“And the Altman Goes to…”

NLM’s Role in Driving Progress in Translational Bioinformatics

Guest post by Dr. Valerie Florance, Director of the NLM Division of Extramural Programs.

How can you discover the cool stuff happening in translational bioinformatics?

Check out Russ Altman’s “Year in Review.”

Each year since 2007, Altman, a professor of bioengineering, genetics, medicine, and biomedical data science at Stanford, has hosted a popular plenary session at the annual joint summit on Clinical Research Informatics and Translational Bioinformatics sponsored by AMIA, the American Medical Informatics Association. Entitled “Translational Bioinformatics: The Year in Review,” this lively talk provides an overview of scientific trends and publications, celebrating progress and highlighting opportunities in research focused on informatics and data science methods that link biological entities to clinical entities.

It’s not exactly the Emmys, but Altman’s talk does bestow minor celebrity status on those acknowledged—and more importantly, it draws attention to new data collections, new software tools, and new directions for a field that increasingly impacts real problems in biology and medicine.

To build the list of candidate papers, Altman solicits recommendations from scientific colleagues. He then enlists volunteers from AMIA’s student working group to review and score the articles based on three basic criteria: informatics novelty, application importance, and presentability.

This year the student team scored over 285 articles, out of which Altman chose 28 to present at the joint summit and another 32 to receive a shout-out. This and past years’ honorees are enshrined on Altman’s blog.

After each meeting, NLM’s grant program staff comb through Altman’s presentation to identify work that builds on or highlights NLM-funded research. The process is not exact, relying on the articles’ acknowledgements of support to identify funding sources, but, like Altman’s talk itself, it’s something to go on, a back-of-the-envelope way of seeing where NLM dollars are having an impact and driving the science forward.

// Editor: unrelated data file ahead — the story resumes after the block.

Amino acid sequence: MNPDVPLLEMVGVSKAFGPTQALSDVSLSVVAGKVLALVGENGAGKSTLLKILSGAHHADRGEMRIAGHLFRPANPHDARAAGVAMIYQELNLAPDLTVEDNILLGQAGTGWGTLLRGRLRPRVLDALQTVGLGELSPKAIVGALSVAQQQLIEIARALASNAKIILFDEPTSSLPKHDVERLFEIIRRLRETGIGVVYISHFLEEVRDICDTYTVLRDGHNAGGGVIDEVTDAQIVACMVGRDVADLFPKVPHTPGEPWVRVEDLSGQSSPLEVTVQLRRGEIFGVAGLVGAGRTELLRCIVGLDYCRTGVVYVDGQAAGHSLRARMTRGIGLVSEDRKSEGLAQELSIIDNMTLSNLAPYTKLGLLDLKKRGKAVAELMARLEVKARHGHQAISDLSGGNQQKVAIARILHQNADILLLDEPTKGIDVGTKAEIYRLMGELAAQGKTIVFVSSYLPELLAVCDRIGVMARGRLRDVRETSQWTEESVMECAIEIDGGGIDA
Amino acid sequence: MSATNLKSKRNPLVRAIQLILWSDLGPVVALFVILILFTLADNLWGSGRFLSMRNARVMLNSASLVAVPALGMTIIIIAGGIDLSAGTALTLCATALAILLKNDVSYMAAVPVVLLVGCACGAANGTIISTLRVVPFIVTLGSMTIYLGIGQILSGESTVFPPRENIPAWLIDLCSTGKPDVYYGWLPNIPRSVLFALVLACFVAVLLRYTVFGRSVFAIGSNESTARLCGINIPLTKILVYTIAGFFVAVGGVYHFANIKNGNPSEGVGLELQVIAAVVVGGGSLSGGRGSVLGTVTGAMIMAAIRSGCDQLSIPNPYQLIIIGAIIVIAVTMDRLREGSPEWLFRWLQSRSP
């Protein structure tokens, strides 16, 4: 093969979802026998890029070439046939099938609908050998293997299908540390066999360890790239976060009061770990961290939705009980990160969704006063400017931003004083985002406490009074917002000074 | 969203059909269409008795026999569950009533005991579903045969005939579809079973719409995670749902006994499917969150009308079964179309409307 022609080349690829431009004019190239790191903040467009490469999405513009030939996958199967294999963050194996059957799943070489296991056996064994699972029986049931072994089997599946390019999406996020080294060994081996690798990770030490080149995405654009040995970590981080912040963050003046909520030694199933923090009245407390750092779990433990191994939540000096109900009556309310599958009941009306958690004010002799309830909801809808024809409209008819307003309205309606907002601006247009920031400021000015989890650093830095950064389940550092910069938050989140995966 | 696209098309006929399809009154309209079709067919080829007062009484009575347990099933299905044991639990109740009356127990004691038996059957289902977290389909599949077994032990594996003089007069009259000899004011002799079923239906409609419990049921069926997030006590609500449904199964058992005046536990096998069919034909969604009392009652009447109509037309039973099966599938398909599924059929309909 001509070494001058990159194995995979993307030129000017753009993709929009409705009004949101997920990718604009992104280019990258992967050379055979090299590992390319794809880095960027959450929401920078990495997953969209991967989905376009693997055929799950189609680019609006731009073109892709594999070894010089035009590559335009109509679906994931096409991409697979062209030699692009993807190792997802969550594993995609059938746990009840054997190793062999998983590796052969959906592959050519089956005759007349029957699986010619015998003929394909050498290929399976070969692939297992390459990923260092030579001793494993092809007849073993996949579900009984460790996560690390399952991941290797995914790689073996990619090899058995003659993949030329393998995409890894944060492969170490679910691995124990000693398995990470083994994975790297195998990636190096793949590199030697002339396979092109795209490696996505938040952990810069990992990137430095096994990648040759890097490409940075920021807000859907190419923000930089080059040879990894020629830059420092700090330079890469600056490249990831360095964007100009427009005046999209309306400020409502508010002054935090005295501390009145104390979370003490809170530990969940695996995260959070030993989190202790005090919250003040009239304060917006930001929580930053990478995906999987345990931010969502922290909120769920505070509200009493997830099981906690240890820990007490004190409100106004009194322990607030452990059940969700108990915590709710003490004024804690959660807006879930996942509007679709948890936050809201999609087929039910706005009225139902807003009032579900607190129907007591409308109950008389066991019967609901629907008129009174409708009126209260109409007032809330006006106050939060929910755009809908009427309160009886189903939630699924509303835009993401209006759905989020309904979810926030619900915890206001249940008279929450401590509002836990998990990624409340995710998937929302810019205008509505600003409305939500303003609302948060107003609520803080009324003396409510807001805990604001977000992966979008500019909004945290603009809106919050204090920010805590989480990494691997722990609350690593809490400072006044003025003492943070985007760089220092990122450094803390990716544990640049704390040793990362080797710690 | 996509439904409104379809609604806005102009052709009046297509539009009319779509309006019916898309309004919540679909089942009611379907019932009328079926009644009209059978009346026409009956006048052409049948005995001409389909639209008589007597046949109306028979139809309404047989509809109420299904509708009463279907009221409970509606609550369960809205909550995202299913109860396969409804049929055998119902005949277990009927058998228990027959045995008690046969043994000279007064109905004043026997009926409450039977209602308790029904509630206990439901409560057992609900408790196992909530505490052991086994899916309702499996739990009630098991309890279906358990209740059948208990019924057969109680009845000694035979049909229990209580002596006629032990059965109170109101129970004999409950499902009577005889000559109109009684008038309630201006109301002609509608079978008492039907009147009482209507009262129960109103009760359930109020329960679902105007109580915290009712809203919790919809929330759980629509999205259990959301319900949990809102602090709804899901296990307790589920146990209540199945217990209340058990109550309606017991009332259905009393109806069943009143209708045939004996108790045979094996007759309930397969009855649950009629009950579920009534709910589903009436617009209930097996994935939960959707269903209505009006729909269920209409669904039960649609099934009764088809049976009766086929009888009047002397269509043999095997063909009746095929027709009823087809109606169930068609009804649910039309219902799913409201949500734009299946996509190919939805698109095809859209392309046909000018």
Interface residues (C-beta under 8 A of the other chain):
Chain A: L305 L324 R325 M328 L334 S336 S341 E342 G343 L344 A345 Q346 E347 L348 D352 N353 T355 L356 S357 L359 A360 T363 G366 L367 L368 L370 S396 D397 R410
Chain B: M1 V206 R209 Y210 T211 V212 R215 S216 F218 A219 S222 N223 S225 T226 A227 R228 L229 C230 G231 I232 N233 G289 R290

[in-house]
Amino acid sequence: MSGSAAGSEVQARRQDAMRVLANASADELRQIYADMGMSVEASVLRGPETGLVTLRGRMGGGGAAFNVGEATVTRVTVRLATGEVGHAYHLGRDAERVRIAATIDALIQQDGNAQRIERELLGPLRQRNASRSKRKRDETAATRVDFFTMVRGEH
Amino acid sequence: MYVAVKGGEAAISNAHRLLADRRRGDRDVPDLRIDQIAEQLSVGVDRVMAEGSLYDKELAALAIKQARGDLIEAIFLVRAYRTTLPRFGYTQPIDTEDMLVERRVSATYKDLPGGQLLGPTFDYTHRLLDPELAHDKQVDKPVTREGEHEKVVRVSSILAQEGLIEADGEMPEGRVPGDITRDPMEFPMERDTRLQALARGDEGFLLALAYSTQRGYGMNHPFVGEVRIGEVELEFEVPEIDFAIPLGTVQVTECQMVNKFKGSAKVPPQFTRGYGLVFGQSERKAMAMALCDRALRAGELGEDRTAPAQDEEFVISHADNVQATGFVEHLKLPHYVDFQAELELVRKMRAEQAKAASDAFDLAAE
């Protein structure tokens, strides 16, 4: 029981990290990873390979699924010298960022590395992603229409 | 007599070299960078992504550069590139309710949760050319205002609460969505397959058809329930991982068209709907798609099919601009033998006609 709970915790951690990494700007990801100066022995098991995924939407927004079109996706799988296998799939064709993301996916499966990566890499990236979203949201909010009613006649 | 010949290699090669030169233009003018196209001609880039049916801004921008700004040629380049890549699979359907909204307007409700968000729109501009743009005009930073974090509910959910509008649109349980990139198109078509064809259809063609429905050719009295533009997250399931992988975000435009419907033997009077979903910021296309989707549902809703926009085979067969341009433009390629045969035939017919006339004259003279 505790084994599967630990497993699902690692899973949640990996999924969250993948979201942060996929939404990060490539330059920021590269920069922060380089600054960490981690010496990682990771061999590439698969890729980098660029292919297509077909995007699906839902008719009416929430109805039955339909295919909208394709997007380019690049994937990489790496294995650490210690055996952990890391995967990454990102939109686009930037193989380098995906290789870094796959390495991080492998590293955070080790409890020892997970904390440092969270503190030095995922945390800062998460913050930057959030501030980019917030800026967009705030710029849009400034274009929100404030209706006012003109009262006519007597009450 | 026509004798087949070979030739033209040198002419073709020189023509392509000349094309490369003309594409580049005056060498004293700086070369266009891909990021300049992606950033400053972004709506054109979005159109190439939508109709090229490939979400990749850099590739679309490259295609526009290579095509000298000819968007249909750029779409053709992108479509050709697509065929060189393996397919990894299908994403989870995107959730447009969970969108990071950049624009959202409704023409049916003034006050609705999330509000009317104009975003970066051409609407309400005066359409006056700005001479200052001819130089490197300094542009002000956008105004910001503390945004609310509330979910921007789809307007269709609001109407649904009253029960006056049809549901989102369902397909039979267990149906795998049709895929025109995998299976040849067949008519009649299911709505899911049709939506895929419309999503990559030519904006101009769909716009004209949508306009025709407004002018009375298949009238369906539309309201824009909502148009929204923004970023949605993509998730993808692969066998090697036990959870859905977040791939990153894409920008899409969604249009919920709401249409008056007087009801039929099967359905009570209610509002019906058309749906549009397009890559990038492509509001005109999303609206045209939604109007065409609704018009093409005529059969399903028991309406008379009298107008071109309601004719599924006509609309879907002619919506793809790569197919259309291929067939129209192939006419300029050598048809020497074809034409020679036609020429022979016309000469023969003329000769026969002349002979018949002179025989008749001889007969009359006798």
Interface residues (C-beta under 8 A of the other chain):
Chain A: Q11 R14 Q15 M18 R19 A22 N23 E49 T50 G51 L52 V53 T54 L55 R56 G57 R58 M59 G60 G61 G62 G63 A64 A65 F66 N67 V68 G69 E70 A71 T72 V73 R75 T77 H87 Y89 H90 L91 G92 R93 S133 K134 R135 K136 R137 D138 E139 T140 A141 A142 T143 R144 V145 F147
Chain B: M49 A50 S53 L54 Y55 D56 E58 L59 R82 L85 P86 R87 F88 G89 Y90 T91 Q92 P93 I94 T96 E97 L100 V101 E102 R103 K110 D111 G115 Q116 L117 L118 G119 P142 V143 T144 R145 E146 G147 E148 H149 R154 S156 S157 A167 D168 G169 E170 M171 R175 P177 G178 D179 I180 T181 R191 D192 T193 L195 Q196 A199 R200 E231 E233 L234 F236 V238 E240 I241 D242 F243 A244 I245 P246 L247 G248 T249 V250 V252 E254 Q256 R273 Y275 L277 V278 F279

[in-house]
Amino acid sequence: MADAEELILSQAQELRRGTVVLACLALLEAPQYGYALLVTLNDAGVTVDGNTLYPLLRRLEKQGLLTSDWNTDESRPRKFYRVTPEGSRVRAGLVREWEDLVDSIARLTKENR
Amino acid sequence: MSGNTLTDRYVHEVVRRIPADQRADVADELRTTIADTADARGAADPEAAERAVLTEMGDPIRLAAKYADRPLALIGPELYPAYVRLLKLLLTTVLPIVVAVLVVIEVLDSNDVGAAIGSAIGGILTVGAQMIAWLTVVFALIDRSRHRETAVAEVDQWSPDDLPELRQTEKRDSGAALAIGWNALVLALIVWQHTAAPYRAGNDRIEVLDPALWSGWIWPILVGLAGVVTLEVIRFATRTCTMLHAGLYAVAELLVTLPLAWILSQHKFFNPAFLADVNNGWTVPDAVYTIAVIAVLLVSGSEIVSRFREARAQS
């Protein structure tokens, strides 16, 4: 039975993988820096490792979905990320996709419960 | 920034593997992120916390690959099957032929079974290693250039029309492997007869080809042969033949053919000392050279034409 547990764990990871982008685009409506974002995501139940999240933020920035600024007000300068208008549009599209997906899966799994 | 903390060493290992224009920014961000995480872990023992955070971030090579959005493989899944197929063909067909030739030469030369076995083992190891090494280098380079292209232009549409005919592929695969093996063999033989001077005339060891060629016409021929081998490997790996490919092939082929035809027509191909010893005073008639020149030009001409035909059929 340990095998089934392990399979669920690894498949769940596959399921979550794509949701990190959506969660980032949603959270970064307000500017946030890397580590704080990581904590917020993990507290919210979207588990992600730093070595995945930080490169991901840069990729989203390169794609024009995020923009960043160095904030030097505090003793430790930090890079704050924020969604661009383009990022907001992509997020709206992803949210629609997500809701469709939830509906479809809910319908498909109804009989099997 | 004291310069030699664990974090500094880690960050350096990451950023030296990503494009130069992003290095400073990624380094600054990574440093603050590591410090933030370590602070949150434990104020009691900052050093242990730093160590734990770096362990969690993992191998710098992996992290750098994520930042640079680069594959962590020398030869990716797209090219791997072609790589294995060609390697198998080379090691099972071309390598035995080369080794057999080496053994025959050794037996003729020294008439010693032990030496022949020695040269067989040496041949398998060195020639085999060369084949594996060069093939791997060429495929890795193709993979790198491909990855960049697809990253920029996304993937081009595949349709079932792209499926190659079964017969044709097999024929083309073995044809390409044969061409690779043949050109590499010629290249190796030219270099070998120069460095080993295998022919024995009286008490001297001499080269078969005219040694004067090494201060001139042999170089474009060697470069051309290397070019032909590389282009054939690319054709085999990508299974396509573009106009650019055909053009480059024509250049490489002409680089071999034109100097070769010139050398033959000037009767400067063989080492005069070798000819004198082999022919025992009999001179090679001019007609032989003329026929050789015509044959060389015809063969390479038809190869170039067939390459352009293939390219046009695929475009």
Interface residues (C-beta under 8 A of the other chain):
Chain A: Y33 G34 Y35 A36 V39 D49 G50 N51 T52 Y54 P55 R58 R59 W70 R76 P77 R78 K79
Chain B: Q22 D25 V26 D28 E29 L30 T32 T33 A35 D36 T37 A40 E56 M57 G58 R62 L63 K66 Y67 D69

Of course, these papers commonly have multiple authors and multiple sources of funding. Furthermore, for the data scientists and informaticians supported by NLM, their methodological work may not be the focus of the article, but that work nevertheless contributes fundamentally to the reported results.

Of the 28 articles Altman presented this year, five acknowledged NLM grant support, while five additional NLM grantees secured one of Altman’s 32 shout-outs [total: 10 of 60 (16.7%)].

The following three examples from Altman’s list give a sense of the kind of work—and impact—NLM grants and grantees are having.

This research was funded by NIH grants from four different NIH Institutes, and by the Intramural Research Program of the NIH National Human Genome Research Institute.

Although Sean Mooney is not listed as a co-author, the article acknowledges his NLM-funded grant, “Informatic Profiling of Clinically Relevant Mutation” (1R01LM009722). Initially issued in 2007, Dr. Mooney’s award is still active and has produced 53 publications with more than 780 citations (Thomson Reuters).

The funded research develops novel methods to identify patients at risk for complex trait disorders, with a long-term goal of creating a whole genome interpretation engine based on data in public resources. Dr. Mooney’s academic background is computational modeling and biochemistry.

This paper acknowledges support from three different NIH Institutes and the National Science Foundation.

Co-author Marylyn Ritchie received NLM funding from 2009-2013 for the grant “Analysis Tool for Heritable and Environmental Network Associations” (1R01LM010040). Her work resulted in 33 publications with more than 151 citations (Thomson Reuters).

The project helped develop the ATHENA framework, which uses machine learning to incorporate biological information from databases with diverse data types to detect disease susceptibility driven by gene-gene and gene-environment interactions. Dr. Ritchie’s academic background is applied statistics and statistical genetics.

This work was funded by five different NIH Institutes and Pfizer.

The paper acknowledges Russ Altman’s NLM grant currently focused on “Text Mining for High-Fidelity Curation and Discovery of Gene-Drug-Phenotype Relationships” (5R01LM005652). There are 98 publications attributed to this grant, with 620 citations (Thompson Reuters).

Altman, an MD, PhD with academic training in molecular biology and medical information sciences, uses computational natural language processing to extract semantically precise knowledge about drugs, genes, and phenotypes.

In 1997, Altman’s research earned him the Presidential Early Career Award for Scientists and Engineers (PECASE), the first NLM grantee to earn that distinction.

Now, twenty years later, Dr. Altman is encouraging other scientists by featuring some of the innovative work happening in translational bioinformatics.

Whether funded by NLM or not, we expect this research to move the science forward, and who knows? Maybe something more than an Altman lies in the future for these researchers. Stay tuned.